AAS 201st Meeting, January, 2003
Session 16. Stars in SDSS
Poster, Monday, January 6, 2003, 9:20am-6:30pm, Exhibit Hall AB

[Previous] | [Session 16] | [Next]

[16.13] Estimation of Elemental Abundances, Temperatures, and Surface Gravities for SDSS Stellar Spectra

Y. Li, T.C. Beers (Michigan State Univ.), C. Allende Prieto (Univ. of Texas), R. Wilhelm (Texas Tech), B. Yanny (Fermilab), H. Newberg (RPI)

Discovery of the true nature of the halo of the Galaxy has long been limited by the number of stars with available spectroscopy and photometry. This

constraint will soon be lifted. While undertaking a thorough spectroscopic follow-up of ~1,000,000 extragalactic sources, the Sloan Digital Sky Survey (SDSS) will ALSO obtain spectra of as many as ~100,000 Galactic sources (30,000 of which will be available with DR-1, the first data release from SDSS). With a bright limit of V ~14, the SDSS stellar sample will be, by far, the largest spectroscopic survey of the Galactic halo and the thick disk yet obtained.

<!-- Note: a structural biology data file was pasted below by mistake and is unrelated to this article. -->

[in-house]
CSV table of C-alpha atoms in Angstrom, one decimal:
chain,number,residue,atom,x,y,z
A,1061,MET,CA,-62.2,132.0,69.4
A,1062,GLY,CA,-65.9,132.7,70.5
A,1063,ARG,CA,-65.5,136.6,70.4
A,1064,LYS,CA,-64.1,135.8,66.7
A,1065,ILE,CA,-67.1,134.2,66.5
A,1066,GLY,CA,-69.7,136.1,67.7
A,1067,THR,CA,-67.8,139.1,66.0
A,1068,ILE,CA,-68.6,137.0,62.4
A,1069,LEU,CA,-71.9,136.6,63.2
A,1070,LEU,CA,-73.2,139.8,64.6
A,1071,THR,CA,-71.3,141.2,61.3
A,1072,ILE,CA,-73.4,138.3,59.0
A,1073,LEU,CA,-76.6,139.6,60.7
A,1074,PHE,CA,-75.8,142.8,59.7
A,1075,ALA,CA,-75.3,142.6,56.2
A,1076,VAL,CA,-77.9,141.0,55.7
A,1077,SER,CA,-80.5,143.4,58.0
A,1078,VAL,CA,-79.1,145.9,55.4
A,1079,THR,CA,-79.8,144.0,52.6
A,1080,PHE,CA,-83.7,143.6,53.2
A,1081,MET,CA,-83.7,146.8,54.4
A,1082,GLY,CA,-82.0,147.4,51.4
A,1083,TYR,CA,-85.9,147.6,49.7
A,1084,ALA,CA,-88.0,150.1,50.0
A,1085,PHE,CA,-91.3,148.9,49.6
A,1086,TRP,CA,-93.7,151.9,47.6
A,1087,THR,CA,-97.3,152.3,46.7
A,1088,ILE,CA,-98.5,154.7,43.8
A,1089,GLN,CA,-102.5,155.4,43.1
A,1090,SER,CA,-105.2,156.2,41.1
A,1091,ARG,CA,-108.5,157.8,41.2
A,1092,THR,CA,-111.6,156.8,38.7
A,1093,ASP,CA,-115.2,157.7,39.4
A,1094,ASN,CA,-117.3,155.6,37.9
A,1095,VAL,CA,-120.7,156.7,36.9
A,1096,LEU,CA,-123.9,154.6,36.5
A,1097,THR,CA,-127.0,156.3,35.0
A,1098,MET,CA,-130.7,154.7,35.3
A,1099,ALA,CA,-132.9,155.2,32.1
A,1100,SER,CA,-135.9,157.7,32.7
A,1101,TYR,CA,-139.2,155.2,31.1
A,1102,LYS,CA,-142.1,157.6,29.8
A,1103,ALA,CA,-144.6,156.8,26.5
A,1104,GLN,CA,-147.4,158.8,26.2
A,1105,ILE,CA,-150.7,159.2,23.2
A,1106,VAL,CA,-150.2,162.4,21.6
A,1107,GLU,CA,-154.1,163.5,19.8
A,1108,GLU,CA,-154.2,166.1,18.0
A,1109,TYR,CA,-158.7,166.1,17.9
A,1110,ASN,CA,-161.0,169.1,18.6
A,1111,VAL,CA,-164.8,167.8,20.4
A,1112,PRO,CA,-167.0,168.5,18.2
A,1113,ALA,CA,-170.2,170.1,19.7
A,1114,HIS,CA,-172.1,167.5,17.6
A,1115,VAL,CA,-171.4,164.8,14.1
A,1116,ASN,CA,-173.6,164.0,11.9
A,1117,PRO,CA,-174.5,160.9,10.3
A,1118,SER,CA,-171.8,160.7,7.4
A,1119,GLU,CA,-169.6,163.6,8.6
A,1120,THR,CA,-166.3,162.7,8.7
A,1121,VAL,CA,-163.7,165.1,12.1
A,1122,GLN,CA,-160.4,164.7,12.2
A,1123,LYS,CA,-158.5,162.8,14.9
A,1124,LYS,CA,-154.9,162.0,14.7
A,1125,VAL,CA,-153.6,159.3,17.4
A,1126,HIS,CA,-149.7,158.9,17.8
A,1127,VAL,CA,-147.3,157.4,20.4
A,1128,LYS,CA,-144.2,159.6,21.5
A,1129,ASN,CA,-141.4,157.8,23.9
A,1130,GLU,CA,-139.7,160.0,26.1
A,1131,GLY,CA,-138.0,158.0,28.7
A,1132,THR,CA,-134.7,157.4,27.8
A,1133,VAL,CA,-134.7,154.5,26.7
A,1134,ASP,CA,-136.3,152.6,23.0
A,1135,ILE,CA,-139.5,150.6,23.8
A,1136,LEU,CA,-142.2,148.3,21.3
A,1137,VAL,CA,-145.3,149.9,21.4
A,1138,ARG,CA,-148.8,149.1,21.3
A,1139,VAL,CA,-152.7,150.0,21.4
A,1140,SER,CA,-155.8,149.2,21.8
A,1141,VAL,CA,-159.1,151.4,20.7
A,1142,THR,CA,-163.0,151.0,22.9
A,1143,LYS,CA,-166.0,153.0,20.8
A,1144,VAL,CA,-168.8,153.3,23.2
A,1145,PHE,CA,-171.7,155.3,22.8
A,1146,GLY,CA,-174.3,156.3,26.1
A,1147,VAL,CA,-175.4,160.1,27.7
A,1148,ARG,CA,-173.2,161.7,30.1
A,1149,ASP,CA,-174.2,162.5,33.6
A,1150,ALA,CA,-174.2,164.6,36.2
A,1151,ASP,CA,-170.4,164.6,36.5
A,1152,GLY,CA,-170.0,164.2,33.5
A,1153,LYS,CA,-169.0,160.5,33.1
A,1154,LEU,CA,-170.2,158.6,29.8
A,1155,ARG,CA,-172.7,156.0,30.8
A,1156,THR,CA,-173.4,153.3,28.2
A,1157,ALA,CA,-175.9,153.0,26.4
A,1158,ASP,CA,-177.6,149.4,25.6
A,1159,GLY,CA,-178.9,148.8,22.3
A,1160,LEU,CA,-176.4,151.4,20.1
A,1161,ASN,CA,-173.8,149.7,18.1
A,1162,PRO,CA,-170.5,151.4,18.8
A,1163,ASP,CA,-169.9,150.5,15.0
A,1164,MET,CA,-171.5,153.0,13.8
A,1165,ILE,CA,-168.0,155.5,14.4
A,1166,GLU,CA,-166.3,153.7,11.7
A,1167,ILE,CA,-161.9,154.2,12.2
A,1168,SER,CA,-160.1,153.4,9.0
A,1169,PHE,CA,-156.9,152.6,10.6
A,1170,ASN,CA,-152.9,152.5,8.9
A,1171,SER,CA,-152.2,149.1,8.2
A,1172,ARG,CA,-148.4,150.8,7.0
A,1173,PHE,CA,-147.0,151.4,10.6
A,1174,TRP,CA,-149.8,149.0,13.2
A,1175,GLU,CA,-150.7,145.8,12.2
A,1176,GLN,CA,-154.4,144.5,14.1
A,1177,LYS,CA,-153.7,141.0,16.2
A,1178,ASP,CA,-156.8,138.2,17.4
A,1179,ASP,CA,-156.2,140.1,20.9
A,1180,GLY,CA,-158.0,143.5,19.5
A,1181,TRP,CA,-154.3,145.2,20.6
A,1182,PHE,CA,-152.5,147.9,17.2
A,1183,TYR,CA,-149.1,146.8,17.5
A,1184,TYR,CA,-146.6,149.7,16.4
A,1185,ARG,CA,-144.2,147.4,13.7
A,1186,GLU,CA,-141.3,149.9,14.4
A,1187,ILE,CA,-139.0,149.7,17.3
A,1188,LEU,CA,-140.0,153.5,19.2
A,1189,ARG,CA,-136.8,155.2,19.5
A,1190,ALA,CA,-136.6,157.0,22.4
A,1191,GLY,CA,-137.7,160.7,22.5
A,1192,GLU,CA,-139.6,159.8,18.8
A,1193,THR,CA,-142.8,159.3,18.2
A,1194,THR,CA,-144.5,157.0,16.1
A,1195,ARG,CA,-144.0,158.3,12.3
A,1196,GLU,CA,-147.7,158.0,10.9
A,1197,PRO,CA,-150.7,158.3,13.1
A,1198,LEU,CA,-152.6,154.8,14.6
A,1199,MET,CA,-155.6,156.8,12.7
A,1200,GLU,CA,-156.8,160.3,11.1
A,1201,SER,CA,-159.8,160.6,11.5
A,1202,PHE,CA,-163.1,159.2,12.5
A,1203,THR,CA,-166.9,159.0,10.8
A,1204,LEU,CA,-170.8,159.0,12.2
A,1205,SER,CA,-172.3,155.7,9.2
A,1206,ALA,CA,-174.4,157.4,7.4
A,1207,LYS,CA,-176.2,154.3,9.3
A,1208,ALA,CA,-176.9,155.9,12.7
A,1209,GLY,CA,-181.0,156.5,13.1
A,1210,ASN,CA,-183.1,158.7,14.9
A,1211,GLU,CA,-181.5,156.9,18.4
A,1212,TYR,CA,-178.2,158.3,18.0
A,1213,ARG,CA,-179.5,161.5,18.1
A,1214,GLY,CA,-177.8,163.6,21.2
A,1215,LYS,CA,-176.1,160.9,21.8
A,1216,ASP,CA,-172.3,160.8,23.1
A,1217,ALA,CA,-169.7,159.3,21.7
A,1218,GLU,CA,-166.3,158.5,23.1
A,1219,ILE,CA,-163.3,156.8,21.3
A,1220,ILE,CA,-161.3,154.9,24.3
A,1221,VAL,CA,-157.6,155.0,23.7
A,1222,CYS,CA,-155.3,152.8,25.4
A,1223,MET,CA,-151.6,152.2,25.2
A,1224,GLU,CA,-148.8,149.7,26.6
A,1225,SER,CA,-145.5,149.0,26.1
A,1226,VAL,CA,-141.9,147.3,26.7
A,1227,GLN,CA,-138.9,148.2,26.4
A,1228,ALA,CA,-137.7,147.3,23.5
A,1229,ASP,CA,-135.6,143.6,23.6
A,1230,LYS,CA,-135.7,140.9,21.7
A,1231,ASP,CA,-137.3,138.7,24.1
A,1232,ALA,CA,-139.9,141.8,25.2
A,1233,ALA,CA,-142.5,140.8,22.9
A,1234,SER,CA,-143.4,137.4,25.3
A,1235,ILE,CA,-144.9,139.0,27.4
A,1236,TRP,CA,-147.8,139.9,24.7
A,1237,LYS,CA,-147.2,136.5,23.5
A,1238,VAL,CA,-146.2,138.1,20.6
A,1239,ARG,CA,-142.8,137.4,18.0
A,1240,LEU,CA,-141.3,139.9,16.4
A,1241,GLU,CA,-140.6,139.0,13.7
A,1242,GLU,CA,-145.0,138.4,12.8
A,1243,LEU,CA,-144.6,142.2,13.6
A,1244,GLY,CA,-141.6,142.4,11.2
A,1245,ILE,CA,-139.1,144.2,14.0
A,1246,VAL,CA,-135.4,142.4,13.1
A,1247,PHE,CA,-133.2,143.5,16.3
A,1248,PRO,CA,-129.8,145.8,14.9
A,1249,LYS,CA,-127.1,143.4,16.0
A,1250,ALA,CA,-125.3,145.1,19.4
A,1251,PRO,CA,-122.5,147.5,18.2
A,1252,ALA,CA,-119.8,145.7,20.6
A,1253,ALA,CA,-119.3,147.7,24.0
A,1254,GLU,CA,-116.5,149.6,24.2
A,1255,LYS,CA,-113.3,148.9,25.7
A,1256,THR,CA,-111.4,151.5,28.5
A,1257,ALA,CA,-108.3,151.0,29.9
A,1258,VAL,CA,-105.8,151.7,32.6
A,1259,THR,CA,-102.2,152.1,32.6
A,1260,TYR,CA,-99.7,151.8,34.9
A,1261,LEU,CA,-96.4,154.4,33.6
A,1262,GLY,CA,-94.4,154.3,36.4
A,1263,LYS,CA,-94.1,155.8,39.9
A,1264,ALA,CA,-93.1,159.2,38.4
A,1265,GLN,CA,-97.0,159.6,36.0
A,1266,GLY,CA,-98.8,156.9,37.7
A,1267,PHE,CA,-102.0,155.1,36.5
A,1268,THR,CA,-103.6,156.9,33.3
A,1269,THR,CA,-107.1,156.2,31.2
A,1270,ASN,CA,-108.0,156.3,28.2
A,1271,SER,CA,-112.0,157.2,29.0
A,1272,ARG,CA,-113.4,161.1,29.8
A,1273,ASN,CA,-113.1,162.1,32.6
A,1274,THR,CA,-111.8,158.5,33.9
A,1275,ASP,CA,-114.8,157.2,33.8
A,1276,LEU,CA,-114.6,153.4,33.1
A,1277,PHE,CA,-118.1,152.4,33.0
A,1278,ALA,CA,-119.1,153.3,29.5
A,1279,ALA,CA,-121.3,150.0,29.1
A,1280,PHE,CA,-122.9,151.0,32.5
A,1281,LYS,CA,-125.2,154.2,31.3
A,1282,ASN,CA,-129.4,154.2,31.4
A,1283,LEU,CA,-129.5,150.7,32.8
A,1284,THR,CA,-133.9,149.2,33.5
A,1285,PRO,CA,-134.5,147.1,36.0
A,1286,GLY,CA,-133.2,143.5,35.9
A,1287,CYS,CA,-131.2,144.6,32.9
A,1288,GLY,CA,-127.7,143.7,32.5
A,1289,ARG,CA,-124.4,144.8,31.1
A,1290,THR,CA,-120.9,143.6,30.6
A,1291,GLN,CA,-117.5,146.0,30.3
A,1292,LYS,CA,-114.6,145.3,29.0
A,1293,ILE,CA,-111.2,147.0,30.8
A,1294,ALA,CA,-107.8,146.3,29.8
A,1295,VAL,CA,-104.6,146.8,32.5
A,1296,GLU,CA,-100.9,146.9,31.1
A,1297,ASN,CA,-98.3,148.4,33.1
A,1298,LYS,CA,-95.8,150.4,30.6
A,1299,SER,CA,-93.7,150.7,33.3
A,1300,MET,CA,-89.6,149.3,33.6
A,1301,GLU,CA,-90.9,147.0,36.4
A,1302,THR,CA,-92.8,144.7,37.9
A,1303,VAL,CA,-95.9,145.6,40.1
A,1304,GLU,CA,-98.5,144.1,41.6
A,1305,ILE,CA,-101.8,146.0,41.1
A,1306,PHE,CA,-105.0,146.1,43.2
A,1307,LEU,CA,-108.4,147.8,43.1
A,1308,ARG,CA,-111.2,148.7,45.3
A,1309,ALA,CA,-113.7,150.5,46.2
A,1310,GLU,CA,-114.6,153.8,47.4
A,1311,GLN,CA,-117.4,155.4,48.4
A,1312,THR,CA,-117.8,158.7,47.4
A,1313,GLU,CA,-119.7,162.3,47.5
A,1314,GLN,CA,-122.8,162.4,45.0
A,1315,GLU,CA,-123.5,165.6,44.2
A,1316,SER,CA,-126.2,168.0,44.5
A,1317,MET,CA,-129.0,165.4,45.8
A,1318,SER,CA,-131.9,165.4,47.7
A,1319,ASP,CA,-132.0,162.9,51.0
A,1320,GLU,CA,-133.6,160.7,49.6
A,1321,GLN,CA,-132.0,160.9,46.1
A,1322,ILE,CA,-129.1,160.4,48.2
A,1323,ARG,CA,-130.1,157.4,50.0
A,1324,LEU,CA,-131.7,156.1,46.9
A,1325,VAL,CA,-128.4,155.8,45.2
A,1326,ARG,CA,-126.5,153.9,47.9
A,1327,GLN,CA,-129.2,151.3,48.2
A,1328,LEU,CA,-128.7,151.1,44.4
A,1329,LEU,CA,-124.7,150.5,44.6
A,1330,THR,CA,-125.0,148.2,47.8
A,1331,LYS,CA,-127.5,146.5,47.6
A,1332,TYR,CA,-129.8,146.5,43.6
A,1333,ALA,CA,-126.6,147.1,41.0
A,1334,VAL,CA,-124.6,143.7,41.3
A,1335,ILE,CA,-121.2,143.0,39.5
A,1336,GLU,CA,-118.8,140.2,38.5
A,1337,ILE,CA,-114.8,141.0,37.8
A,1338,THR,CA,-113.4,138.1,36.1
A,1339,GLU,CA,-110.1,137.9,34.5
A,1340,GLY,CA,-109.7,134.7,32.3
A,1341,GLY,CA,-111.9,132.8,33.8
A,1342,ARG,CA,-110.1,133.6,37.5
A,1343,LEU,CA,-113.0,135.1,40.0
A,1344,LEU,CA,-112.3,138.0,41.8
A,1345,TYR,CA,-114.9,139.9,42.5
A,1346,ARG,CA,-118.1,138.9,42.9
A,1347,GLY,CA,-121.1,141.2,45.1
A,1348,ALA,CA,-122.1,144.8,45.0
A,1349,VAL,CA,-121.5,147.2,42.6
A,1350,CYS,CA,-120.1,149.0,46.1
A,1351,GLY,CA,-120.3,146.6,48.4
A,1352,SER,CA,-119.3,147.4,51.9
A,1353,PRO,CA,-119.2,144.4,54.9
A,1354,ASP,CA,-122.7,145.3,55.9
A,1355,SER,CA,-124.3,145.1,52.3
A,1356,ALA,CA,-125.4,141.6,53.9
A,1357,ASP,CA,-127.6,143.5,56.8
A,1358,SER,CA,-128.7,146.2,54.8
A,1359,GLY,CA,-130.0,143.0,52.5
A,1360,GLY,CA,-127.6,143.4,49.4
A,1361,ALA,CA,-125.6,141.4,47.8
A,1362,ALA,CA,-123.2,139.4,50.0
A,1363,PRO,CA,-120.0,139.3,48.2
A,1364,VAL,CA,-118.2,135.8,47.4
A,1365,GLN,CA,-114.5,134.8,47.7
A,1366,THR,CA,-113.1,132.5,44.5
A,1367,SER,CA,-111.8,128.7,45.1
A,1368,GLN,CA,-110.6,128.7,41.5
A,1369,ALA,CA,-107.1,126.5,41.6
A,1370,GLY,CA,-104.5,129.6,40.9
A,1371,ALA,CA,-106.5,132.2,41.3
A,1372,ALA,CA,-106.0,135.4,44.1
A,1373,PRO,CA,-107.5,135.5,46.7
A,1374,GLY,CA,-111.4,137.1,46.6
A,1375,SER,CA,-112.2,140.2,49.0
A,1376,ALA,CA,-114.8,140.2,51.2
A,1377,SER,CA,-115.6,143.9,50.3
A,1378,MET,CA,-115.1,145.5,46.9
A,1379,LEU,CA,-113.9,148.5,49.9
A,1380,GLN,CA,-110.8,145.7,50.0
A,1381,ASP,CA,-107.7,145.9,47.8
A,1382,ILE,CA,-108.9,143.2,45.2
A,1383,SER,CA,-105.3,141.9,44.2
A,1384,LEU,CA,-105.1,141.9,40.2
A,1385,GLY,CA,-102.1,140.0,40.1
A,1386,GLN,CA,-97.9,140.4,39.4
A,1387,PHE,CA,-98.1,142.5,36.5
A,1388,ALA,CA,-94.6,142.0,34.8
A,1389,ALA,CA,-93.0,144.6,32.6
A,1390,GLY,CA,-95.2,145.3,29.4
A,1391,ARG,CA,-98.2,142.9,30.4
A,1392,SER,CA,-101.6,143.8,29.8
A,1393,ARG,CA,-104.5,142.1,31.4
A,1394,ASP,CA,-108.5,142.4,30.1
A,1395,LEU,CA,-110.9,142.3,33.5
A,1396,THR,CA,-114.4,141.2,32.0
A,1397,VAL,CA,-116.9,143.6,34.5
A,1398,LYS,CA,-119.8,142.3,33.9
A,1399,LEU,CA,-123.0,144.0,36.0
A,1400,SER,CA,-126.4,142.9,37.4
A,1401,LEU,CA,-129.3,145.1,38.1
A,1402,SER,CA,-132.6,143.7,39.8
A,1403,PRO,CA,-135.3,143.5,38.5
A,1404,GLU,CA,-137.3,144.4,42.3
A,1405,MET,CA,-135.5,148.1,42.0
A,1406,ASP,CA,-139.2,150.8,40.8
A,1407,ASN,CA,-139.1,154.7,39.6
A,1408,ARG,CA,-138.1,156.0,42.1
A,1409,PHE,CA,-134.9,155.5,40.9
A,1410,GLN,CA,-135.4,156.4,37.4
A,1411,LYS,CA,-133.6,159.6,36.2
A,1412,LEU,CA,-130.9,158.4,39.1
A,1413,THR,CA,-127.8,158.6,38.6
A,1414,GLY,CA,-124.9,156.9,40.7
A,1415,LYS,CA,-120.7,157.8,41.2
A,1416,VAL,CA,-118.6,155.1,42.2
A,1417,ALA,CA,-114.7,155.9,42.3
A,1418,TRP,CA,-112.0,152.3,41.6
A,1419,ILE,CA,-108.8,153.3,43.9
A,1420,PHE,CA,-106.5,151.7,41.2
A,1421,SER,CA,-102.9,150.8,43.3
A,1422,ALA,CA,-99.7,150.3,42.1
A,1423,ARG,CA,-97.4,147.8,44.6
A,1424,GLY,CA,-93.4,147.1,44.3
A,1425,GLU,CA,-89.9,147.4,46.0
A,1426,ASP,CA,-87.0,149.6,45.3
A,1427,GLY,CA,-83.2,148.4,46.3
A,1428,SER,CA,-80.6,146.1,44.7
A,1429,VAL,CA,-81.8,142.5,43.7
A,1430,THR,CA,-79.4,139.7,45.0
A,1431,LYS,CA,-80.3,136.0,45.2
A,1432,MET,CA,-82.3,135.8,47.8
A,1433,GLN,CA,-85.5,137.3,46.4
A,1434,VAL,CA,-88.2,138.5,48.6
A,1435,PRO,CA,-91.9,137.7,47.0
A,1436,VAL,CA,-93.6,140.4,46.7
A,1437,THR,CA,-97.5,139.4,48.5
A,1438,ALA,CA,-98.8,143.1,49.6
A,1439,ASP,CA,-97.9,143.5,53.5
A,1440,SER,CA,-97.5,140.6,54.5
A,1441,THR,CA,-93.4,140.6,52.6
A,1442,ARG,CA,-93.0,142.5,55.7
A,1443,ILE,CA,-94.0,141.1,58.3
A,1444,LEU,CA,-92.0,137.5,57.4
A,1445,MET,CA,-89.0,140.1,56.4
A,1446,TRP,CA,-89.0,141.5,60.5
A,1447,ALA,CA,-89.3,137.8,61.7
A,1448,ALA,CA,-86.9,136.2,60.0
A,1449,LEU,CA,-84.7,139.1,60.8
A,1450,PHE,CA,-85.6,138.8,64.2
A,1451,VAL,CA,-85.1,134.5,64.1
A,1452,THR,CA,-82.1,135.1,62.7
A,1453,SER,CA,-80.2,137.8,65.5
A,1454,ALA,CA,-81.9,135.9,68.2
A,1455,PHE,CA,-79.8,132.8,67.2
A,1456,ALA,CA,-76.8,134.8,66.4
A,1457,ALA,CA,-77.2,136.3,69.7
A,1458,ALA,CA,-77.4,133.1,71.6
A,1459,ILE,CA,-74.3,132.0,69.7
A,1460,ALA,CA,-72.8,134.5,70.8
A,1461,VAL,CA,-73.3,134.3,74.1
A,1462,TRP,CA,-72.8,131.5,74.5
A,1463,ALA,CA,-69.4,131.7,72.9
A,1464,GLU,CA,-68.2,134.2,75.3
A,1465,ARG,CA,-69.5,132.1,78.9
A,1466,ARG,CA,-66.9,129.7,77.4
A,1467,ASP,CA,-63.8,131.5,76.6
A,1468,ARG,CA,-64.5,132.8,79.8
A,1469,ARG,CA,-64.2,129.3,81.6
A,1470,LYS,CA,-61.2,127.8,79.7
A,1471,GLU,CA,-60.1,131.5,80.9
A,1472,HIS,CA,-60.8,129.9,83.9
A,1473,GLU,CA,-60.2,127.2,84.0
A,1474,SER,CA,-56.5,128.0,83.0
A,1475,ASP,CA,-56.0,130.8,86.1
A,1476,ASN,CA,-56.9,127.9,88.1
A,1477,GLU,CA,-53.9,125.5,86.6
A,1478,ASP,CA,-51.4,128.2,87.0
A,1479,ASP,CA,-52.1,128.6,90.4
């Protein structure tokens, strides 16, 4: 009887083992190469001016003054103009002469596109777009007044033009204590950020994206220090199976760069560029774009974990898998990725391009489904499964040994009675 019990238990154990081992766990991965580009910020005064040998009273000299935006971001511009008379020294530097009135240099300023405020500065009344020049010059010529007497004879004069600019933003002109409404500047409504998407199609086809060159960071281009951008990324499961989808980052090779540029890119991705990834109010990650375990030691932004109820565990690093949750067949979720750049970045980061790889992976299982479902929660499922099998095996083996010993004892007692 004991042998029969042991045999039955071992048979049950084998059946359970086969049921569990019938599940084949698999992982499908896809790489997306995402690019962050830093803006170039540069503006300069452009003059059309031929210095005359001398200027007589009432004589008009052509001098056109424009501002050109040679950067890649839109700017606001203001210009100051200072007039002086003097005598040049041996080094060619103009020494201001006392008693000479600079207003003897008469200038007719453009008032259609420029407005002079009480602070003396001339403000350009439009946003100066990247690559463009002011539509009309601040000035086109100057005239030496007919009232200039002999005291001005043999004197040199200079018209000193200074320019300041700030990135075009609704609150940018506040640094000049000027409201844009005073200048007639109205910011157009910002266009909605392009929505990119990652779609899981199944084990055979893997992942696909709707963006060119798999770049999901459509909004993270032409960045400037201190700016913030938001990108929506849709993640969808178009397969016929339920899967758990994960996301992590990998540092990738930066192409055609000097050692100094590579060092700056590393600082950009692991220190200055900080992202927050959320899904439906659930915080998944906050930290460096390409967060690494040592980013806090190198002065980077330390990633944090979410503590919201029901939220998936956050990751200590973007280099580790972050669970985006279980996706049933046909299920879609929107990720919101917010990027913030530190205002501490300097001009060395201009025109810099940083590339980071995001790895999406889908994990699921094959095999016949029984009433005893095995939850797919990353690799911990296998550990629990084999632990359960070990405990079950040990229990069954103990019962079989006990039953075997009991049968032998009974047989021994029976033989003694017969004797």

The spectral coverage of SDSS is 3900--9100 Å, with a resolving power \delta\lambda/\lambda ~2000. These data can potentially provide radial velocities, temperatures, and gravities, as well as measured abundances of Fe, Ca, Na, Mg, and C, for stars with spectral types in the range A to K. The spectra are flux-calibrated, and 5-band photometry is available for all targets, allowing for reasonably accurate distance estimates. The limited -- and highly variable -- signal-to-noise ratios of the spectra, together with the large sample size, require the development of fast and robust automated methods of analysis. As a first step, we have calculated a grid of synthetic fluxes based on LTE model atmospheres and spectral syntheses. We are currently exploring different algorithms to optimally extract the information in the spectra from the comparison with the synthetic spectra. Preliminary results exploiting a genetic algorithm are presented for about 4000 stars in the Early Data Release.

[Previous] | [Session 16] | [Next]

Bulletin of the American Astronomical Society, 34, #4
© 2002. The American Astronomical Soceity.